Archive for May, 2009

Motor Insulation Systems (7) – Finish

May 25, 2009
Significance Of Winding Configuration and Method
Figure 6 is a representation of one (1) coil of a motor winding consisting of several turns.

The coil voltage is distributed among the turns so that the turn to turn voltage is less than the full coil voltage.

If the coil is wound concentrically, each turn of the coil is wound next to the previous turn and the coil is built up in successive layers. This ensures that each turn of the coil is in contact only with immediately preceding and successive turns, and the first turns in the coil are separated from the last turns. This means that the voltage between two (2) conductors that are next to each other is always less than the full voltage that is applied to the coil. If the coils are wound randomly, the positions of the individual turns are not controlled. With random winding, it is possible that the first turn of the coil may be in contact with the last turn. If the first turn of the coil is in contact with the last turn, two (2) layers of magnet wire insulation must withstand full coil voltage. Figure 7 shows the comparison between concentric and random winding. Most motors rated for operation at 600V or less have random windings.

Motor Insulation Systems (6)

May 25, 2009

Carrier Frequency
As the inverter’s carrier frequency is increased, the output current waveform supplied to the motor becomes more sinusoidal. This improved output current waveform decreases motor heating thus improving motor insulation life.
At this higher carrier frequency, however, more individual voltage pulses are output and for a given cable length, rise time and motor surge impedance, the potential for voltage overshoot increases. The power generated during this overshoot will be dissipated in the motor’s windings, and insulation life will be decreased.

Figure 5, below, shows insulation life of a generic motor, when both cable length and inverter carrier frequency (fc) are varied. Note that with a 150 ft. cable length, insulation life drops from 100,000 hours to 25,000 hours, when carrier frequency is increased from 3 to 12 Khz. The longest life occurs with short cable lengths and low carrier frequencies.

Motor Insulation Systems (5)

May 25, 2009
One mechanical stress phenomenon that is more likely to appear on inverter applications than line-started ones is resonance (when a mechanical system oscillates at it’s natural frequency). A common example of resonance is the vibrations noted on the side view mirror on an old car. As the car accelerates from standstill to freeway speeds, engine and frame vibrations are transmitted to the mirror’s mounting base. At some point during acceleration, these vibration frequencies change and the mirror stabilizes again. Motor, pump and machinery designers all take resonance into account when designing their product.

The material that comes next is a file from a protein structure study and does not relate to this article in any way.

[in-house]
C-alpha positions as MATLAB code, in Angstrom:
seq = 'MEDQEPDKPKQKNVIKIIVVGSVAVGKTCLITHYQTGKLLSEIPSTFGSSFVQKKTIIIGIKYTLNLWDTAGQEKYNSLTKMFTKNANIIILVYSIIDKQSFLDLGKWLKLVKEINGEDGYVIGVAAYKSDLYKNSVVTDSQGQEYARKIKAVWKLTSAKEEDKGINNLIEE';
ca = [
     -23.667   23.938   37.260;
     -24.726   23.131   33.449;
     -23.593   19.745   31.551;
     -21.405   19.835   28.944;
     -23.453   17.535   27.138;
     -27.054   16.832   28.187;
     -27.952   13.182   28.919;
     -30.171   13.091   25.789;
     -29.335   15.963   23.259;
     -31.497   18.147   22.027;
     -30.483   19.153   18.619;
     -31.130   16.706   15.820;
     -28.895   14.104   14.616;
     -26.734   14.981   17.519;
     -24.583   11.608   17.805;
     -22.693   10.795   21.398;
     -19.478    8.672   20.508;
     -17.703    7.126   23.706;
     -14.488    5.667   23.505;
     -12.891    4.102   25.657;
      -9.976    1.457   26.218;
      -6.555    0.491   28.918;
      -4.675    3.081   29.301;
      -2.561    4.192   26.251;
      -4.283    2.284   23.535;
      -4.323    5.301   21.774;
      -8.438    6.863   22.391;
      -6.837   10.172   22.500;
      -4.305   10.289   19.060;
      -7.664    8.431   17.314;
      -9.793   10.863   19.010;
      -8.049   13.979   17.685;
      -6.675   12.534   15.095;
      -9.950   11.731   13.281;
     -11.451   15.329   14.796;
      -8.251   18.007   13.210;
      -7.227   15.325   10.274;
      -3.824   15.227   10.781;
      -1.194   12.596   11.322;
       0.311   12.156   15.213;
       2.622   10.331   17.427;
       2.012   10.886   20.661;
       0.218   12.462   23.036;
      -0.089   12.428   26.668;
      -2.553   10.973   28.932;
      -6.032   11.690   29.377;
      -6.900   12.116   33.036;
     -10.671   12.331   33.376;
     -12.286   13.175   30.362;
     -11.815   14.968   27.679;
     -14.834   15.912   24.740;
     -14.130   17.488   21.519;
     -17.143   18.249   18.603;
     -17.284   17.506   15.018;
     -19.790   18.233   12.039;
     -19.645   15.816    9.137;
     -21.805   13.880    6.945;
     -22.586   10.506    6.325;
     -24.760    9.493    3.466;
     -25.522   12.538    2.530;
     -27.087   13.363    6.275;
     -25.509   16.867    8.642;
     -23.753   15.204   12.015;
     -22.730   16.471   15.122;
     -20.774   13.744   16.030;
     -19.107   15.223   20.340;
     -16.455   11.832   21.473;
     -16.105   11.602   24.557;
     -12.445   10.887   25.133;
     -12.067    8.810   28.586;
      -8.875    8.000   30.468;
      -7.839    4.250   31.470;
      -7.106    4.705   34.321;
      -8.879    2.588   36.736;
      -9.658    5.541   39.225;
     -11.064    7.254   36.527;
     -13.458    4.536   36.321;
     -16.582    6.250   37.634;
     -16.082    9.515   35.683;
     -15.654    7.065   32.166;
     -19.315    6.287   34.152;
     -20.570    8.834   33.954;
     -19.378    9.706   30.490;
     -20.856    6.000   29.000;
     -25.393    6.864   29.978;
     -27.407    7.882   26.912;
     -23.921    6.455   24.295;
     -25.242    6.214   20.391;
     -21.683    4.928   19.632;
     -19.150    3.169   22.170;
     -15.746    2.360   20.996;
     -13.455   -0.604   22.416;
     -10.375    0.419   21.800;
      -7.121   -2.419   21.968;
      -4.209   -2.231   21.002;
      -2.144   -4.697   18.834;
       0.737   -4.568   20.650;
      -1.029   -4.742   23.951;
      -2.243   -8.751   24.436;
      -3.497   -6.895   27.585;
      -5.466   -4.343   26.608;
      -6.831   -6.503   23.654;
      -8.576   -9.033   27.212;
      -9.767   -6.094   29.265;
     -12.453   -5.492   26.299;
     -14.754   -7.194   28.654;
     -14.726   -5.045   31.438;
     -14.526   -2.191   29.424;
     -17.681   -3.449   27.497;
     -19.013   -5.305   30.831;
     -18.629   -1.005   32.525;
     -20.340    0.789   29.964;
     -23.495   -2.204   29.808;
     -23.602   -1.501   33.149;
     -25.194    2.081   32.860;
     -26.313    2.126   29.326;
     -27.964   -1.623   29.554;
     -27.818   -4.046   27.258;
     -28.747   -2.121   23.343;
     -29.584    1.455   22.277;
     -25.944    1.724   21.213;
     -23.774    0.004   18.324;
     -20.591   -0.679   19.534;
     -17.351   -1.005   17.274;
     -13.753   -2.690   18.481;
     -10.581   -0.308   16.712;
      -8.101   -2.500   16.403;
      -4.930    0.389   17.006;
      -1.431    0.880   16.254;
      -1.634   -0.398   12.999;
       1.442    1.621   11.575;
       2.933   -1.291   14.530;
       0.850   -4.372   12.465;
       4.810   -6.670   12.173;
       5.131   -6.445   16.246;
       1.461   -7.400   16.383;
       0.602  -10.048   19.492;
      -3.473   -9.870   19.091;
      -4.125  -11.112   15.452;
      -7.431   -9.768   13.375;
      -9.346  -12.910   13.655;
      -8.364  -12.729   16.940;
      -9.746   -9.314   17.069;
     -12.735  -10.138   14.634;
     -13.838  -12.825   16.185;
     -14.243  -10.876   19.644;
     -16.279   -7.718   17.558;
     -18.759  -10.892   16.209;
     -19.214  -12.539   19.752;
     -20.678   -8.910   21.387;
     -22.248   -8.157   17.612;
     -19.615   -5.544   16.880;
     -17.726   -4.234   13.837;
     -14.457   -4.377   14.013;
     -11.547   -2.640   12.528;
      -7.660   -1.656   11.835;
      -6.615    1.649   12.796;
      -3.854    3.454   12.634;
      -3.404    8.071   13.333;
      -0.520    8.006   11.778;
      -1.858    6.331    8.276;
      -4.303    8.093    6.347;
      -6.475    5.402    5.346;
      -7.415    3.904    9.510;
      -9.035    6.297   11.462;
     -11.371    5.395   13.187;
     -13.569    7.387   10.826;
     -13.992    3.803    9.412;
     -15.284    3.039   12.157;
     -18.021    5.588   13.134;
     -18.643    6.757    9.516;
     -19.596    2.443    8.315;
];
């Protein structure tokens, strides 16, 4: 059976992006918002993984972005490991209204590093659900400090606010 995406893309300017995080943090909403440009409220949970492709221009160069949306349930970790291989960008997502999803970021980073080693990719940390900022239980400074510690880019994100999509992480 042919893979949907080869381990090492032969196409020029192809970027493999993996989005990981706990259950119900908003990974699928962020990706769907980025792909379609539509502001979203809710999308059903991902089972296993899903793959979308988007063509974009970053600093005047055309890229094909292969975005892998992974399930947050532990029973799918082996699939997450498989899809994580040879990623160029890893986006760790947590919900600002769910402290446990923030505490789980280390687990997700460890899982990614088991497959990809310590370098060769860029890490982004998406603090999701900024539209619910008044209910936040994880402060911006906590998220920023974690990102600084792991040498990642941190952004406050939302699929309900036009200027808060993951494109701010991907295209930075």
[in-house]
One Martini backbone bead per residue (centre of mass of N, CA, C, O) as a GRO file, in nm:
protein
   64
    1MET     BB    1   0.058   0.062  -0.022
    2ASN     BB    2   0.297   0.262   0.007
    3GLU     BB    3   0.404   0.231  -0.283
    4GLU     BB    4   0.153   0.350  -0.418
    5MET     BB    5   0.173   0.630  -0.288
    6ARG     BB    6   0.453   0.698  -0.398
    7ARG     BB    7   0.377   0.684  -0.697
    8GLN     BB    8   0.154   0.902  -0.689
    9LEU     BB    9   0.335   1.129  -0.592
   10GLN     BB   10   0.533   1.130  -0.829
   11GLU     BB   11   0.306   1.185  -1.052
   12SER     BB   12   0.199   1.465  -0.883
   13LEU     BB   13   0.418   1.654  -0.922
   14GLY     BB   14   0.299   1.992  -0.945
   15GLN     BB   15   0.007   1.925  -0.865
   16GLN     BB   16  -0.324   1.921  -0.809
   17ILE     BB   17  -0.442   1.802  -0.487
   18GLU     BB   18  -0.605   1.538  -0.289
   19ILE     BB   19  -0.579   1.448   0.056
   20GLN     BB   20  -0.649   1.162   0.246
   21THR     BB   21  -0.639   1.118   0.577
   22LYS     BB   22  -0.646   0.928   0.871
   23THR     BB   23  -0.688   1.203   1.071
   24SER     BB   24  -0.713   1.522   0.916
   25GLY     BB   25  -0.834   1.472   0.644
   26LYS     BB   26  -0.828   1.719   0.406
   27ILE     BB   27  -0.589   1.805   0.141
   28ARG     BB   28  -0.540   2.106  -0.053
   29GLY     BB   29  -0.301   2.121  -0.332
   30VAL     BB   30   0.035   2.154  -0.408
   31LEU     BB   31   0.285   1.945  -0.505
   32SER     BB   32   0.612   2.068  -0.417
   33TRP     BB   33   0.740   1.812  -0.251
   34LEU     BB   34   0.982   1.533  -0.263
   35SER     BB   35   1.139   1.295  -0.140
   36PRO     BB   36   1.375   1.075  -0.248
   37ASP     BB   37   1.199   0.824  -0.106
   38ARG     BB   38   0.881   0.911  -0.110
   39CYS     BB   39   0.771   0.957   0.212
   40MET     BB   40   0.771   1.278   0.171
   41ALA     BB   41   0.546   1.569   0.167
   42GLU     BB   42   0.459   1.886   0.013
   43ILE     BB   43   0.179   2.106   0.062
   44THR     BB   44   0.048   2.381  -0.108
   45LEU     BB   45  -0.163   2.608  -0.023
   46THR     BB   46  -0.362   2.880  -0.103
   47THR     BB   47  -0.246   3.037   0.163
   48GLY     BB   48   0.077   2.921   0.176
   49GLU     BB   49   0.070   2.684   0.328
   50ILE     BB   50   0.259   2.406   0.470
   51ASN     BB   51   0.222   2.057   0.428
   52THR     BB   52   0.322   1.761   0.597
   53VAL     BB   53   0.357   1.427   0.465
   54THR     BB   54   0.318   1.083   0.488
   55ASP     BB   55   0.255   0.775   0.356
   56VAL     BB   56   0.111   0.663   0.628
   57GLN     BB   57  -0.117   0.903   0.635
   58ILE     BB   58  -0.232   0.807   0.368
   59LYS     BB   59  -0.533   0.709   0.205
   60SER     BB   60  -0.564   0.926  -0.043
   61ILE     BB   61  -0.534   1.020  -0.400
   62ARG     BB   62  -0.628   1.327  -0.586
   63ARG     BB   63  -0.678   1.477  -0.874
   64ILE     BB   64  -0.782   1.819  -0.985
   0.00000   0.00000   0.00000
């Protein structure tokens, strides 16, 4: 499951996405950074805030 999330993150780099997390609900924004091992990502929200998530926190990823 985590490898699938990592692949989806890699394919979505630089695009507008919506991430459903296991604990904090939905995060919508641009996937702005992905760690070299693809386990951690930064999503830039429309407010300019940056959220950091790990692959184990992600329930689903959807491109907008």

They will add mass, change support struts, or increase mounting base lengths to ensure that the item’s natural frequency is well above 60Hz. When the machine is assembled onto a base, coupled to a motor, and bolted to a concrete pad, the natural frequency decreases, but, by design, remains higher than the running speed when excited to 60Hz. However, as the machine speed is changed with an inverter, the likelihood of stumbling onto the system’s resonant frequency increases dramatically. Once resonance is reached, severe vibrations can occur in the motor, stressing stator coils, brinelling bearings, and even fatiguing bolts and castings to the breaking point. As the coils continue to move, they’ll ultimately chafe through all layers of insulation, and a failure will result. Since this new resonant point is determined not by the parts of the machine, but instead by the assembly of parts, it must be corrected at the system level. This is best done during start-up. Although additional supports can be welded onto bases and belt ratios altered, the most cost effective method to avoid these resonance frequencies is to program an offset to the critical frequency. During acceleration and deceleration the inverter will pass through the critical resonance frequency but the critical frequency offset will prevent the inverter from operating at the programmed frequency band, thus avoiding the mechanical resonance.